It's been a hell of a year. We had months that felt like they were totally dedicated to the release of multiple showstoppers in a single subgenre. We've had a resurgence of mathcore and cybergrind as deathcore and metalcore start to fall by the wayside. There are so many voices yearning to be heard, so many fears and dreams and frustrations set to some of the heaviest, most extreme compositions. Here you'll find our personal favorites of the year, aggregated and alphabetized in an unranked show of force that spans each and every corner of the core world we cover.
We love you. Fuck the police. Death to America. On to 2023.
Birds in Row - Gris Klein
Gris Klein is a triumph of modern post-hardcore that doesn’t forget its hardcore punk roots. For their third full-length, in which they impressively continue to improve on each subsequent release, the France-based Birds in Row explores an interesting comparison between depression and being color-blind. In an interview they allude to that with depression, certain “colors” in life stop being visible, and “that just because you don’t see the colors doesn’t mean they don’t exist, and you still have to speak to them.” As you can expect, this is an album soaked in melancholy, frustration and rage, yet it’s pulled off with an almost arrogant confidence that creates a compelling dynamic. And damn is it compelling, no album captivated and had me coming back to it quite like this did. Between the Touche Amore style emotionally charged vocals brimming with abject disdain for the world combined with some unique instrumentation for the genre, Gris Klein is both familiar and comforting, yet fresh and original.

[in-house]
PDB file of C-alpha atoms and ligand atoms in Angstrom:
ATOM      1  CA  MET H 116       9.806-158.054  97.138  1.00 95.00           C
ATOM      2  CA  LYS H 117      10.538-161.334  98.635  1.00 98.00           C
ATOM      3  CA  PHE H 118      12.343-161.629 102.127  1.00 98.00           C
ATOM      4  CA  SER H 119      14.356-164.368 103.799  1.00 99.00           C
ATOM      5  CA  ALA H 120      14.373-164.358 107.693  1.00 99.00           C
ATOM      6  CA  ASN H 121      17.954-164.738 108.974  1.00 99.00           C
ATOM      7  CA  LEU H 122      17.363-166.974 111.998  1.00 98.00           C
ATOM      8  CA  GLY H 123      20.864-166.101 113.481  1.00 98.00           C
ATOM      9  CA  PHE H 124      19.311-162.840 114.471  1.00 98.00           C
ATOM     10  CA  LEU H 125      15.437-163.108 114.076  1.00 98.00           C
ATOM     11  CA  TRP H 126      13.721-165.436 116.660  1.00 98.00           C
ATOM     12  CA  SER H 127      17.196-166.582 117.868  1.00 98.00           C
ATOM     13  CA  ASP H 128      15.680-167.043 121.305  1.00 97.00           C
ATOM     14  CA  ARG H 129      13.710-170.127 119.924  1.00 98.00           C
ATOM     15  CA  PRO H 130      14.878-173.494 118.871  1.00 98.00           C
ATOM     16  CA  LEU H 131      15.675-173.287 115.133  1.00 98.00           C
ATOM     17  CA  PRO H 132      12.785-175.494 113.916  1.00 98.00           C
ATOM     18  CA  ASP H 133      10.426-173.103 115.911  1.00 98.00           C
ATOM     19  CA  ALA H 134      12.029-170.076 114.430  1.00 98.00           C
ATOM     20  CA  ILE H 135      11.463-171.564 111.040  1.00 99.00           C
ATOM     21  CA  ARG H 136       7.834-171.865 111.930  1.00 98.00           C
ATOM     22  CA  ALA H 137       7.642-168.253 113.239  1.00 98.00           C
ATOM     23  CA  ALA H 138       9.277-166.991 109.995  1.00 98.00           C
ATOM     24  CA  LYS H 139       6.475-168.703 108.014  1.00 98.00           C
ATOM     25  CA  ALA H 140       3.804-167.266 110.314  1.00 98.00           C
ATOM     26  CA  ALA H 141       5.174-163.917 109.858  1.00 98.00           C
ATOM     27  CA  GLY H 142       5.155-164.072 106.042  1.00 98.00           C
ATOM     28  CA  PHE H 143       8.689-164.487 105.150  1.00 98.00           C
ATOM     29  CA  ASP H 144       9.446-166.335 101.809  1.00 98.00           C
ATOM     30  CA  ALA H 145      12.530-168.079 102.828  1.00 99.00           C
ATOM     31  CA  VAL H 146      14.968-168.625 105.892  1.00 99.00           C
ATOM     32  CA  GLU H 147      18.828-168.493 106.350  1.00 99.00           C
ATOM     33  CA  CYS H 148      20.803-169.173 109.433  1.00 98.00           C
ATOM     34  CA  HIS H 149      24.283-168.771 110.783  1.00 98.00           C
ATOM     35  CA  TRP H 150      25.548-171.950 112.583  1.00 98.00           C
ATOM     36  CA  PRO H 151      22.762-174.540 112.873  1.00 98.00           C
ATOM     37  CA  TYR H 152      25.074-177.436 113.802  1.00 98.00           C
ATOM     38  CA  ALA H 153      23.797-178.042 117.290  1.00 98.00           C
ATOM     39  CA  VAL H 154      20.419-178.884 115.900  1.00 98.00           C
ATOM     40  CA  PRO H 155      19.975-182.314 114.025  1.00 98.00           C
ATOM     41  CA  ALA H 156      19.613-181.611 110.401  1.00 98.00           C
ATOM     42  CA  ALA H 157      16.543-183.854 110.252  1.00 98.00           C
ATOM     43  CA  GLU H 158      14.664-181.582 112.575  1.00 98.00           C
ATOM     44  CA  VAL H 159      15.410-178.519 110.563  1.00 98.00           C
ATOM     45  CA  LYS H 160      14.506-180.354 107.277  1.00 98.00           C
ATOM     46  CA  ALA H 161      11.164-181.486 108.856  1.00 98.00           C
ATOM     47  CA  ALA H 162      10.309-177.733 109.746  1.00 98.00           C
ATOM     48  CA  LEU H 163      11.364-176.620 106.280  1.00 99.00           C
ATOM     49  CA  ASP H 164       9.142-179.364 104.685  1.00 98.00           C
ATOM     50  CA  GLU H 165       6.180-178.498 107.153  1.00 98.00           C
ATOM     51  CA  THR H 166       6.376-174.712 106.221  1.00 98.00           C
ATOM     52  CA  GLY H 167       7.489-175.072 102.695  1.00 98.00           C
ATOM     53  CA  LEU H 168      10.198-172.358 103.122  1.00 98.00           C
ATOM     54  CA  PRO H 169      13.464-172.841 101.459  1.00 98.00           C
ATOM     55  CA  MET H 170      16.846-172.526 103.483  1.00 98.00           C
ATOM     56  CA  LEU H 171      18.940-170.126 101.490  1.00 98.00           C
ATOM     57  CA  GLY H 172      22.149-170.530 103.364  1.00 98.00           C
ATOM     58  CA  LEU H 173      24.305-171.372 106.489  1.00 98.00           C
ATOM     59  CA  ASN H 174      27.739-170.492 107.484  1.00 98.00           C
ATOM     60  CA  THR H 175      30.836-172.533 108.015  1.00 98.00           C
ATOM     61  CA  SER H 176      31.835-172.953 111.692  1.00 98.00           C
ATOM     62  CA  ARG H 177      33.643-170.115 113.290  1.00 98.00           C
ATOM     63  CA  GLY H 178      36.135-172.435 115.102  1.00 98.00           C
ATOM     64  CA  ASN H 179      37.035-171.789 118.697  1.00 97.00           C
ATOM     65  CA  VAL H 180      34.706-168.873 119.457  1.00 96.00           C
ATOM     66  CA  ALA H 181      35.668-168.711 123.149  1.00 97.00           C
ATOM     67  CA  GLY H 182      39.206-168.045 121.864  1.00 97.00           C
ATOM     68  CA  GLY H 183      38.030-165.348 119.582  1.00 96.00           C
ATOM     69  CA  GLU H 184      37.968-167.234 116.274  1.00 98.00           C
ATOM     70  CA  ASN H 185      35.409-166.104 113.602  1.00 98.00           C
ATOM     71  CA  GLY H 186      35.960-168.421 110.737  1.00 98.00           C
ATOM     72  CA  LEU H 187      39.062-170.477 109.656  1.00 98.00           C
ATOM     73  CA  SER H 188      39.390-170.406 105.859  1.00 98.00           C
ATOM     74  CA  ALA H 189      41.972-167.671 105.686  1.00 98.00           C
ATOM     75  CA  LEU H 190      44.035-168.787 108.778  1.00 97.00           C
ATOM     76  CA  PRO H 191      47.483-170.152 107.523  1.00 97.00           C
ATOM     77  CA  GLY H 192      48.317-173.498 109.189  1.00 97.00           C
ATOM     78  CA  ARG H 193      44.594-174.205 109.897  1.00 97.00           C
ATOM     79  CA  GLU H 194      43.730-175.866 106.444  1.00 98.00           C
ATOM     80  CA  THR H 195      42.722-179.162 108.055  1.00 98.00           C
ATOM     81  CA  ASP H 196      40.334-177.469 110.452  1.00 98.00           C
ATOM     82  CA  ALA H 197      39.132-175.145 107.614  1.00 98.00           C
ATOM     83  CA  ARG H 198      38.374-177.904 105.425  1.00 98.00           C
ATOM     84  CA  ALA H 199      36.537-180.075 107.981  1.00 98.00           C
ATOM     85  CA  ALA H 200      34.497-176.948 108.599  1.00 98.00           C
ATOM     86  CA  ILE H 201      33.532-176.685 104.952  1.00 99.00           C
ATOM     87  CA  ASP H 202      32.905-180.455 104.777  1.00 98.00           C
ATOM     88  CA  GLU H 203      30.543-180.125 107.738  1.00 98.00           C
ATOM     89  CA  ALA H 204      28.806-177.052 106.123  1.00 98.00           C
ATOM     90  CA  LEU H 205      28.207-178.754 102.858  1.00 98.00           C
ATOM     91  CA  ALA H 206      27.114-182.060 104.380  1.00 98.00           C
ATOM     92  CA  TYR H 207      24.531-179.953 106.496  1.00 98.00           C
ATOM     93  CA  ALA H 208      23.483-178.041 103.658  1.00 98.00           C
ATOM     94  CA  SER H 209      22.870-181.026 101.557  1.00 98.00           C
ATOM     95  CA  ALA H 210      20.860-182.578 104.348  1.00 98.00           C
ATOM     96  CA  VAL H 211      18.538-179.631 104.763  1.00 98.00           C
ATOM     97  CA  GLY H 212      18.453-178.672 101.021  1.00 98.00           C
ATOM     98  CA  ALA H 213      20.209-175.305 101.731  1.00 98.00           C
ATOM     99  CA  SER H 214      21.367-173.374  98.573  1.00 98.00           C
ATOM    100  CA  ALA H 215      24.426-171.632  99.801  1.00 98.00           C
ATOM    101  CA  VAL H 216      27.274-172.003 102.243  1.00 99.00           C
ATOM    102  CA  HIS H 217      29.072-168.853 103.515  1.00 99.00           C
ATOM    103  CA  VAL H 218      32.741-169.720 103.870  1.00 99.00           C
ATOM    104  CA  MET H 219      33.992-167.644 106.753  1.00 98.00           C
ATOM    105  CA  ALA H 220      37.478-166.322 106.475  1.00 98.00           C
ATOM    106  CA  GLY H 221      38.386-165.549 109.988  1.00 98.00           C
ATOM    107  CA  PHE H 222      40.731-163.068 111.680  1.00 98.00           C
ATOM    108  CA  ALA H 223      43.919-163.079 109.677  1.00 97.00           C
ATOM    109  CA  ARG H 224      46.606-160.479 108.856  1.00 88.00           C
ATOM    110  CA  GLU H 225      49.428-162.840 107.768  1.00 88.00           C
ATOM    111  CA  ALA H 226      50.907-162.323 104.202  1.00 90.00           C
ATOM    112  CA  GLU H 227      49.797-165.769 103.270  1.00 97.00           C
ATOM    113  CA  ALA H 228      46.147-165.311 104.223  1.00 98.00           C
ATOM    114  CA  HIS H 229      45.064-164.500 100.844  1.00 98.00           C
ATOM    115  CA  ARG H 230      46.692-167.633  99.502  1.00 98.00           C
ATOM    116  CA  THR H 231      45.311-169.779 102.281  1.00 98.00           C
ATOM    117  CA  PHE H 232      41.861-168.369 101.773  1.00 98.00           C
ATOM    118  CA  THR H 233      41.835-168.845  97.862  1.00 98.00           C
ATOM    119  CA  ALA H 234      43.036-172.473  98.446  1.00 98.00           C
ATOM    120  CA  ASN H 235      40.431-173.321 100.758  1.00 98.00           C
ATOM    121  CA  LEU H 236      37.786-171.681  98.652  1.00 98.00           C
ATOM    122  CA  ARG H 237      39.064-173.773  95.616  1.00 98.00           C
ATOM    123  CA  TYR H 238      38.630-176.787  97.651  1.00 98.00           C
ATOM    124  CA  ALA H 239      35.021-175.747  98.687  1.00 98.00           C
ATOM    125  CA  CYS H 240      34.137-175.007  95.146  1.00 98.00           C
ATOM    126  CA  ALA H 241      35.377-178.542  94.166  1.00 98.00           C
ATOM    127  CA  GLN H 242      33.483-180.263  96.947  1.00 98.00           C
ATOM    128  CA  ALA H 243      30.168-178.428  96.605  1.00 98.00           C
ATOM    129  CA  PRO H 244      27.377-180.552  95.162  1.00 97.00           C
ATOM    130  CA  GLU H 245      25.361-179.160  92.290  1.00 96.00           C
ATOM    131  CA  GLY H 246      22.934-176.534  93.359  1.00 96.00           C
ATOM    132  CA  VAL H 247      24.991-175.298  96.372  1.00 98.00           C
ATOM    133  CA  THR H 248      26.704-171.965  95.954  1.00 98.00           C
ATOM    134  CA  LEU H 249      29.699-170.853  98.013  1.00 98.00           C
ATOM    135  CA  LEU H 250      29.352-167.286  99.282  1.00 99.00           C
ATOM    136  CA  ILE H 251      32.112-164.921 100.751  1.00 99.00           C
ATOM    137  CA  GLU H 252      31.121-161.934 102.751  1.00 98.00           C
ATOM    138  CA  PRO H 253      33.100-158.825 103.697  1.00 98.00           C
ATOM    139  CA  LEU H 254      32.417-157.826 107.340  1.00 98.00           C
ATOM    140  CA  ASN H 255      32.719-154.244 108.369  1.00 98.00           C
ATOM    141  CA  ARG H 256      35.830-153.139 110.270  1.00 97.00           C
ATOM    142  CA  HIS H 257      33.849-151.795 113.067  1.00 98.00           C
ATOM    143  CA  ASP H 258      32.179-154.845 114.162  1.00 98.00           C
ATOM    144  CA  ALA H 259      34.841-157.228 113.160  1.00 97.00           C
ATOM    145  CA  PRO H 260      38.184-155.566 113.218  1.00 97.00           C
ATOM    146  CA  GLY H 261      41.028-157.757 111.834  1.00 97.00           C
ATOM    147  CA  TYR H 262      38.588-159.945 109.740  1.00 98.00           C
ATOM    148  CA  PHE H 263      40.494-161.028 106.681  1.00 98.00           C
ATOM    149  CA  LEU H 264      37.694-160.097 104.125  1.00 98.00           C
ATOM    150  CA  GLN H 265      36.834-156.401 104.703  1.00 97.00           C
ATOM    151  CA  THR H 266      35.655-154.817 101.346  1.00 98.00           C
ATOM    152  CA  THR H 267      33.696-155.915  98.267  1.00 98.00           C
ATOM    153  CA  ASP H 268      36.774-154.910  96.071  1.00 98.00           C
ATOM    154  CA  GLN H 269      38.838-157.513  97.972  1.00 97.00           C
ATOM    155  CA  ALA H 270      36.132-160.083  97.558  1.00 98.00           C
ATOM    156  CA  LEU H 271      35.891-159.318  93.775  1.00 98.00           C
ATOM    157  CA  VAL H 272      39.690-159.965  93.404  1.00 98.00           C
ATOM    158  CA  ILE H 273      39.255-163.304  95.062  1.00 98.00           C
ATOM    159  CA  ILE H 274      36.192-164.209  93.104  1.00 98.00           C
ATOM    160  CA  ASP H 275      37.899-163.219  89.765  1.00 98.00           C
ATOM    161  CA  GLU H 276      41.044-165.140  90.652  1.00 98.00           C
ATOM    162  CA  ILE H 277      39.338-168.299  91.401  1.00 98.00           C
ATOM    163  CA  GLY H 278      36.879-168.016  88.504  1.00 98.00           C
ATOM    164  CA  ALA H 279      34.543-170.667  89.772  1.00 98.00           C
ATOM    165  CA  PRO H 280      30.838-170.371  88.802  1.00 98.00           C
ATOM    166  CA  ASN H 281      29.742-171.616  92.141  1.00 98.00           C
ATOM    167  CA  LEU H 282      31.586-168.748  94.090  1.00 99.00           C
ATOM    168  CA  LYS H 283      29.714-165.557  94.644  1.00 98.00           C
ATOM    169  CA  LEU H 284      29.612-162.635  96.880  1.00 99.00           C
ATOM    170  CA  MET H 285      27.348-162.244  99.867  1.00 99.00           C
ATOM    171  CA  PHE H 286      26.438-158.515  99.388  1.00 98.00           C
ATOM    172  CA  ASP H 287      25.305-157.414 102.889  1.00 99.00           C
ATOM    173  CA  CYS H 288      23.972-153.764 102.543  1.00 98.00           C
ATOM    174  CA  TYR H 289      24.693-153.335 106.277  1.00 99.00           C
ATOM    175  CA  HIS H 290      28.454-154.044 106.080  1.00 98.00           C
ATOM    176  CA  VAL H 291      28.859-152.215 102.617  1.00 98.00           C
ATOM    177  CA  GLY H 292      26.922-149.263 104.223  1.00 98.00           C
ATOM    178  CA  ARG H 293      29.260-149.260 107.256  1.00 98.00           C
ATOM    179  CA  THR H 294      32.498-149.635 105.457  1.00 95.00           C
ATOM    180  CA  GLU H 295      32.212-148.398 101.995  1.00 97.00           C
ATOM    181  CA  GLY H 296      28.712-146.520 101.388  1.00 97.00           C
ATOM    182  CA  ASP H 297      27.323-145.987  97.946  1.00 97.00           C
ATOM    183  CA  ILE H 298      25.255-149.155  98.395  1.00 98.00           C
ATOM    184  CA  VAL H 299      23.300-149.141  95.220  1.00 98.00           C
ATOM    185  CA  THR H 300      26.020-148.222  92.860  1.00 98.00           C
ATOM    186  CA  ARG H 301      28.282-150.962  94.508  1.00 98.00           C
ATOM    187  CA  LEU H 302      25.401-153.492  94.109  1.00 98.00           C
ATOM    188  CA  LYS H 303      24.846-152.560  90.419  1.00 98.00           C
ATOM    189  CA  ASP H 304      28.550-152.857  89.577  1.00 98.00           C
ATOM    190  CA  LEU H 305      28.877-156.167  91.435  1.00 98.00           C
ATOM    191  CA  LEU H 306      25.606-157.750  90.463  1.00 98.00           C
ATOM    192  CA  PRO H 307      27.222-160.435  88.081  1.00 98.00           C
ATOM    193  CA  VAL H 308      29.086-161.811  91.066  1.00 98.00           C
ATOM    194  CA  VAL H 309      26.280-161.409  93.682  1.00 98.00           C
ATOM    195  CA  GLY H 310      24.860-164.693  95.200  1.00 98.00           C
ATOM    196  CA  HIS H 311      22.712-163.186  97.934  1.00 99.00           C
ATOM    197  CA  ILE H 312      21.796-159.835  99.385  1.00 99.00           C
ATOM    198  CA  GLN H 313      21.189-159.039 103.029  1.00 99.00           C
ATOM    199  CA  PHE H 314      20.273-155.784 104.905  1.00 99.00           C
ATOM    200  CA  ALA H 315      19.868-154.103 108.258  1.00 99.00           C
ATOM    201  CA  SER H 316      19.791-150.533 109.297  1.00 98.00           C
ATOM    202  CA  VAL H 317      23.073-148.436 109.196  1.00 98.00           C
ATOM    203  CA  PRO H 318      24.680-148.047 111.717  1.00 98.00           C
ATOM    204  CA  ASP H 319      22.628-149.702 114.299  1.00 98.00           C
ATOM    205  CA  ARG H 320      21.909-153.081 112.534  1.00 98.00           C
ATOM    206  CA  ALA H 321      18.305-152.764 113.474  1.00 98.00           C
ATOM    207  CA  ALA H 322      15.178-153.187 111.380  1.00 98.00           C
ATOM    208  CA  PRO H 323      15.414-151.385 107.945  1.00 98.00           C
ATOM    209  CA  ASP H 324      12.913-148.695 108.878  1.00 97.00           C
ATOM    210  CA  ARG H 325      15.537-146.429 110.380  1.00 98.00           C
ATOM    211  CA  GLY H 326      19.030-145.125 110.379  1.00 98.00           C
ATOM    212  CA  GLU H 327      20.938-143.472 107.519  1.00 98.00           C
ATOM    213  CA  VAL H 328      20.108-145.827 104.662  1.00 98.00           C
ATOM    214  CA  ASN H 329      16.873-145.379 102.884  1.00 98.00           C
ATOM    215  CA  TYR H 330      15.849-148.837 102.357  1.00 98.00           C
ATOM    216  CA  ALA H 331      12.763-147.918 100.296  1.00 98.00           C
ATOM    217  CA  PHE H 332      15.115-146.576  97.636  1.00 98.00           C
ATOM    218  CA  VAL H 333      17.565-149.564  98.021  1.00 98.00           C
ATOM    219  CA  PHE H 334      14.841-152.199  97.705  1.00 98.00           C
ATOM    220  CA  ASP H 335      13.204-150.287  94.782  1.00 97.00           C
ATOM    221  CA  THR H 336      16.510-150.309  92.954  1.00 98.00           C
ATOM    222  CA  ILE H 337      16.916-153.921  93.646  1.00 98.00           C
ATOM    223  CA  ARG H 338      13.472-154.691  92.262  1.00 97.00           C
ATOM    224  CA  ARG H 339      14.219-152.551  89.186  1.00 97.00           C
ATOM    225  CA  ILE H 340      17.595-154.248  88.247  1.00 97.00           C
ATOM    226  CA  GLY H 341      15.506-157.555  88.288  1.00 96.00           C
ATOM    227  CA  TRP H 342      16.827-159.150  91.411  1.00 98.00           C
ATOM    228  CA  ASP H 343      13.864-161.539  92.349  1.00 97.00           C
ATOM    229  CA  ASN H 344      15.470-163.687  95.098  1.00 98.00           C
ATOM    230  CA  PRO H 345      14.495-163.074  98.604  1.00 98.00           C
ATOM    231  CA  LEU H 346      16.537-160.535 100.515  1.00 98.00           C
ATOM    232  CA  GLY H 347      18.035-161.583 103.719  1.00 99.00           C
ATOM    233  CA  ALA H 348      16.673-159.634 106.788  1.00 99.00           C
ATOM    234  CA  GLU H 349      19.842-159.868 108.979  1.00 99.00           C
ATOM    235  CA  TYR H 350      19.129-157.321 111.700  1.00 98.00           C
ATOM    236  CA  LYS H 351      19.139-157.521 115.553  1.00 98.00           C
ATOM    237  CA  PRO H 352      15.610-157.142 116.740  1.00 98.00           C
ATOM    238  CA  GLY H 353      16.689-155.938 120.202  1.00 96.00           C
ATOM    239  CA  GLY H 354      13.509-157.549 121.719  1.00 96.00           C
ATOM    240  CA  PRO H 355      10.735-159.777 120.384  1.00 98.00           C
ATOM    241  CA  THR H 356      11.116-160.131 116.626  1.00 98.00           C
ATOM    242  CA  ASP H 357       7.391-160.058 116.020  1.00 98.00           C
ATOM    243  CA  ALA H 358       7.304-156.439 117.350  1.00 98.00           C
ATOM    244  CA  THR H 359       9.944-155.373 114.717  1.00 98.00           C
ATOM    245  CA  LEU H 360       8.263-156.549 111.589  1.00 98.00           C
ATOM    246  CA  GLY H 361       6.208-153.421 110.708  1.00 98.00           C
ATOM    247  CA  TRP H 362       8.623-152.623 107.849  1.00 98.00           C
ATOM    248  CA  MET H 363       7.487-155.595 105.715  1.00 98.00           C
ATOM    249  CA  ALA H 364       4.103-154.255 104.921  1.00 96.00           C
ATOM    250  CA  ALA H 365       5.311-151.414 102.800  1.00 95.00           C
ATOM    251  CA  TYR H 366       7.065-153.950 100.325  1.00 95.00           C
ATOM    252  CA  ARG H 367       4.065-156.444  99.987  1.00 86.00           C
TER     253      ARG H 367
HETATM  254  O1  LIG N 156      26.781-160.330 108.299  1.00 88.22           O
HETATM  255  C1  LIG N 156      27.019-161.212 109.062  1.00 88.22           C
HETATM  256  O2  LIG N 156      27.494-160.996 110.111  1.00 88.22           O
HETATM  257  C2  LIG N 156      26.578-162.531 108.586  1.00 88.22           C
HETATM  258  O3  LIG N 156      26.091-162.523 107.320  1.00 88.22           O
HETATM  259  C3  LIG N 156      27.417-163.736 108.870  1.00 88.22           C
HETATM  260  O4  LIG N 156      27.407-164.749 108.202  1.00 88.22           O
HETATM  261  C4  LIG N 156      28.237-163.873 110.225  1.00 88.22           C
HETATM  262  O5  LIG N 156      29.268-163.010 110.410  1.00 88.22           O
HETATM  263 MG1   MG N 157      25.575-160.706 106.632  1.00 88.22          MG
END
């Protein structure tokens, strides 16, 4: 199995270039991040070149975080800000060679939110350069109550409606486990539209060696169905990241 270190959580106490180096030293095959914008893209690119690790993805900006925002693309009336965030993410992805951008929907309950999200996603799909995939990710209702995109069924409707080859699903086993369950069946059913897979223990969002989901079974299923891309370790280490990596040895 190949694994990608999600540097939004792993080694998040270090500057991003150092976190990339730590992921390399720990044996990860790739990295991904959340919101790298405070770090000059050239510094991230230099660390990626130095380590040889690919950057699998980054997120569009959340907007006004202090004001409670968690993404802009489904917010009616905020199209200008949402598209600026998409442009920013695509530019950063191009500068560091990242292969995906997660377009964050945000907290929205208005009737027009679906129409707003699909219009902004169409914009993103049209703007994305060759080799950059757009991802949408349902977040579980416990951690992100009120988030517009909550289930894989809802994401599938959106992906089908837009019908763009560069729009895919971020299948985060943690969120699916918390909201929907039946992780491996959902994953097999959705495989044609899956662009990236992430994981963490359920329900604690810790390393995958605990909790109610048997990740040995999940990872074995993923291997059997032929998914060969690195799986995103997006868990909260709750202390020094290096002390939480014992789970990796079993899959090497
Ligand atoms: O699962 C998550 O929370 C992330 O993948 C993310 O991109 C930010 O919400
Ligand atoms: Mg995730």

Instrumentally, Birds go to some pretty creative spaces here. Evidently during the pandemic their guitarist got really into trying out different guitar effects pedals which is fully on display. From guitar tones that sound like synthy laser guns, to fun uses of delay and arpeggiation in album standout “Rodin”, it’s both unpredictable and down-right fun. There’s plenty of melodic moments as well, and song-structuring drawing from emo and post-rock. They even slow it down for some newer Pianos Become The Teeth indie-emo vibe in the first half of “Trompe L”oeil” which eventually builds into something closer to Glassing. How they piece everything together though is where this really shines. Gris Klein has probably the best song-transitions I heard this year, while also paying fine detail to the song-ordering, making the album feel like one continuous movement that's hard to not listen to from start to finish. Fresh off a tour with Cult of Luna and Caspian, and some sort of split with Coilguns in the works - these Birds are an unstoppable force right now
Black Matter Device - AUTONOMOUS WEAPONS
Five years after the dissolution of The Dillinger Escape Plan, we’re in the midst of an unlikely mathcore renaissance that has been bountiful beyond imagination, spearheaded in part by the ongoing advocacy and support of Mathcore Index and its affiliated label Dark Trail Records. Black Matter Device’s AUTONOMOUS WEAPONS was one of 2022’s earliest highlights way back in April, and its kaleidoscopic bouquet of genre is to die for; bratty white-belt false grind, short bursts of blistering powerviolence, and jagged passages of noise rock litter the landscape of this colorful and abrasive record. This is mathgrind executed at the highest level, sitting comfortably in a playlist somewhere between Knoll and Converge, and most assuredly weirder than either.
The Callous Daoboys - Celebrity Therapist
I want my ice cream
I want my MTV
Don’t want any “All The Small Things”